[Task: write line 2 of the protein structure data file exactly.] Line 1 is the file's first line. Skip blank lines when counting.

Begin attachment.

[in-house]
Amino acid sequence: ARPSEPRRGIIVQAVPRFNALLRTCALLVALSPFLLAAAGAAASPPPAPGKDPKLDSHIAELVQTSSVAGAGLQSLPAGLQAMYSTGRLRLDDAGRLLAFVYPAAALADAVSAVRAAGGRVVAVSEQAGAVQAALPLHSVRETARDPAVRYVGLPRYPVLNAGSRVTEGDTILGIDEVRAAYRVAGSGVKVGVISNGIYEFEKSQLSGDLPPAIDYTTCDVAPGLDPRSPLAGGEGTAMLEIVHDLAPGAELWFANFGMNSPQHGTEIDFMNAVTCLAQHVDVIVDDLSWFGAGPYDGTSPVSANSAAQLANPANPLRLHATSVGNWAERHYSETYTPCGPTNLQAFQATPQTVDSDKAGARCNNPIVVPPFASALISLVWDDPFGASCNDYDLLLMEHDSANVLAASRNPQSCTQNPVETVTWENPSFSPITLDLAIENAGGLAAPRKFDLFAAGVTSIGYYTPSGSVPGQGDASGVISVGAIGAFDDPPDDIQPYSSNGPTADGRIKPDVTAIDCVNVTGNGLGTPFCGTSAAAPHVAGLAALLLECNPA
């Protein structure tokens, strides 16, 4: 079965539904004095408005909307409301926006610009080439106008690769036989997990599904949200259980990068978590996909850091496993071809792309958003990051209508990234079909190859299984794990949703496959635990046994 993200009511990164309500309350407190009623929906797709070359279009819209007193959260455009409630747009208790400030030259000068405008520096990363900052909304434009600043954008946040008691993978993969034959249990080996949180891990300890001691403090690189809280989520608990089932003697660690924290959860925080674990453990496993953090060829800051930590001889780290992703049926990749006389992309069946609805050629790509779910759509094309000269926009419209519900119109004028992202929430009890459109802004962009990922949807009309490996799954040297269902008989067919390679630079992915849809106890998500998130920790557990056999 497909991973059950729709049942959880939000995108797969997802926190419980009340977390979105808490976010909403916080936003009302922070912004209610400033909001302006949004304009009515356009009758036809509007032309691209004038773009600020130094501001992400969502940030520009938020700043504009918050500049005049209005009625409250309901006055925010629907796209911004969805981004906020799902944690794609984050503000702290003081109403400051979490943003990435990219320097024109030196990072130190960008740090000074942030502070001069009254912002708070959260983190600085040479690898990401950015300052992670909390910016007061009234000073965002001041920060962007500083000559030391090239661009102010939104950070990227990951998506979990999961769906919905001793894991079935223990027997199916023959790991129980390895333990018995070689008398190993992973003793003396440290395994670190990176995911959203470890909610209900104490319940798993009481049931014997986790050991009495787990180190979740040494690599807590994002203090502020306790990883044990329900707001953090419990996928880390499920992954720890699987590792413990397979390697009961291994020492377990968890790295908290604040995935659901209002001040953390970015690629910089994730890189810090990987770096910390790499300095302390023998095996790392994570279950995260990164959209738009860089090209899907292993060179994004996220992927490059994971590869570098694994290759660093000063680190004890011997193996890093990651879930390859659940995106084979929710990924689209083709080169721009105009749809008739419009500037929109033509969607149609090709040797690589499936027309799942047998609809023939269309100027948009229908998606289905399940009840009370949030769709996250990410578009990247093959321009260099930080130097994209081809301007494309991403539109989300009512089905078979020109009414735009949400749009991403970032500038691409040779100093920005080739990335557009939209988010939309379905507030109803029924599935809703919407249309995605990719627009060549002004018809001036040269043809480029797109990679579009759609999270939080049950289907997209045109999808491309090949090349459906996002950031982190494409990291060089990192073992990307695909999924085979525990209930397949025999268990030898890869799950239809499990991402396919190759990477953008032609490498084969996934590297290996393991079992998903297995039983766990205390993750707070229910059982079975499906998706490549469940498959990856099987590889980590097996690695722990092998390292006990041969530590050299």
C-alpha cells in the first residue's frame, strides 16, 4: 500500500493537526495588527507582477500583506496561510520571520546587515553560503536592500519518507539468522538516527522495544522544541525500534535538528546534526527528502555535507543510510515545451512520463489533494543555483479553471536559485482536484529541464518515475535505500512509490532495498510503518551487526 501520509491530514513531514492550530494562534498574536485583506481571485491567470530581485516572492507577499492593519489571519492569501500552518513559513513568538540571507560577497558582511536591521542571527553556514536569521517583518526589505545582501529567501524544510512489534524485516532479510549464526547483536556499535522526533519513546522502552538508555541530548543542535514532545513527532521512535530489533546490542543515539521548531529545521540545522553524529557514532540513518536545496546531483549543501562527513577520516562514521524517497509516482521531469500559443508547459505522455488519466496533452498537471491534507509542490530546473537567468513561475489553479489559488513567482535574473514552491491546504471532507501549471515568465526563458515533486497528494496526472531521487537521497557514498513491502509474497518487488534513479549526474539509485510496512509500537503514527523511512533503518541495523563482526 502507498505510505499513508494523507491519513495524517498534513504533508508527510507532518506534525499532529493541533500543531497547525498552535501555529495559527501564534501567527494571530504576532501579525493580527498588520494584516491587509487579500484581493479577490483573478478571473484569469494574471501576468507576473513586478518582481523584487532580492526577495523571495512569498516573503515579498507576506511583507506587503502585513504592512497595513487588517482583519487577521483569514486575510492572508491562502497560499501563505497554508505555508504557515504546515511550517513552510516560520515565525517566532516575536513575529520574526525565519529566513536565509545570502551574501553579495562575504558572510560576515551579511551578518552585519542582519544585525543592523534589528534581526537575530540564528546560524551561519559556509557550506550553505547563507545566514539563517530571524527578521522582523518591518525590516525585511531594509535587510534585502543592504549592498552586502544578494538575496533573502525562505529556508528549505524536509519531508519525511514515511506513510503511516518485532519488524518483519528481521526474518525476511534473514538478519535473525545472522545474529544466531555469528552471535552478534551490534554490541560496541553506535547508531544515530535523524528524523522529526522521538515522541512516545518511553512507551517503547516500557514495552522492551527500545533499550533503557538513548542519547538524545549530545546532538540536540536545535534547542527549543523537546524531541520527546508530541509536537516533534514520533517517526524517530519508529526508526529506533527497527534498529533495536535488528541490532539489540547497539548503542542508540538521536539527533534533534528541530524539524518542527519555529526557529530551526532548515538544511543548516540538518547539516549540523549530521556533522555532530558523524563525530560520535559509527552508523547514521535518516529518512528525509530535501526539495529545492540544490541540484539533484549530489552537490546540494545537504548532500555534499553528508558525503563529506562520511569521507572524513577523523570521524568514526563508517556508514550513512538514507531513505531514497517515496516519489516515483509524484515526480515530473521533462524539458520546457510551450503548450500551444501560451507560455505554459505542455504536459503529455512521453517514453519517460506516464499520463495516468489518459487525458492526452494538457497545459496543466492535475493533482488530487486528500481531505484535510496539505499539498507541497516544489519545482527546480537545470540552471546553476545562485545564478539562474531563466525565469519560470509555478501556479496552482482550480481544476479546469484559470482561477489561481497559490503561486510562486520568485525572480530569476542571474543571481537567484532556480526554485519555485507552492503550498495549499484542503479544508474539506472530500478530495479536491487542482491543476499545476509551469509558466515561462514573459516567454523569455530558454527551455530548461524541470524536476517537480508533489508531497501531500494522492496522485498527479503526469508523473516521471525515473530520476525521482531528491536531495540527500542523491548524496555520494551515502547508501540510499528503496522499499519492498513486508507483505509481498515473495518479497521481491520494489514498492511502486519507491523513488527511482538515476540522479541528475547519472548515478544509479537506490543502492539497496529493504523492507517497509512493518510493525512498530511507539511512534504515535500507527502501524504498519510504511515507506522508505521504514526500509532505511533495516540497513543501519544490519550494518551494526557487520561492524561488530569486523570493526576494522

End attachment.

Amino acid sequence: ARPSEPRRGIIVQAVPRFNALLRTCALLVALSPFLLAAAGAAASPPPAPGKDPKLDSHIAELVQTSSVAGAGLQSLPAGLQAMYSTGRLRLDDAGRLLAFVYPAAALADAVSAVRAAGGRVVAVSEQAGAVQAALPLHSVRETARDPAVRYVGLPRYPVLNAGSRVTEGDTILGIDEVRAAYRVAGSGVKVGVISNGIYEFEKSQLSGDLPPAIDYTTCDVAPGLDPRSPLAGGEGTAMLEIVHDLAPGAELWFANFGMNSPQHGTEIDFMNAVTCLAQHVDVIVDDLSWFGAGPYDGTSPVSANSAAQLANPANPLRLHATSVGNWAERHYSETYTPCGPTNLQAFQATPQTVDSDKAGARCNNPIVVPPFASALISLVWDDPFGASCNDYDLLLMEHDSANVLAASRNPQSCTQNPVETVTWENPSFSPITLDLAIENAGGLAAPRKFDLFAAGVTSIGYYTPSGSVPGQGDASGVISVGAIGAFDDPPDDIQPYSSNGPTADGRIKPDVTAIDCVNVTGNGLGTPFCGTSAAAPHVAGLAALLLECNPA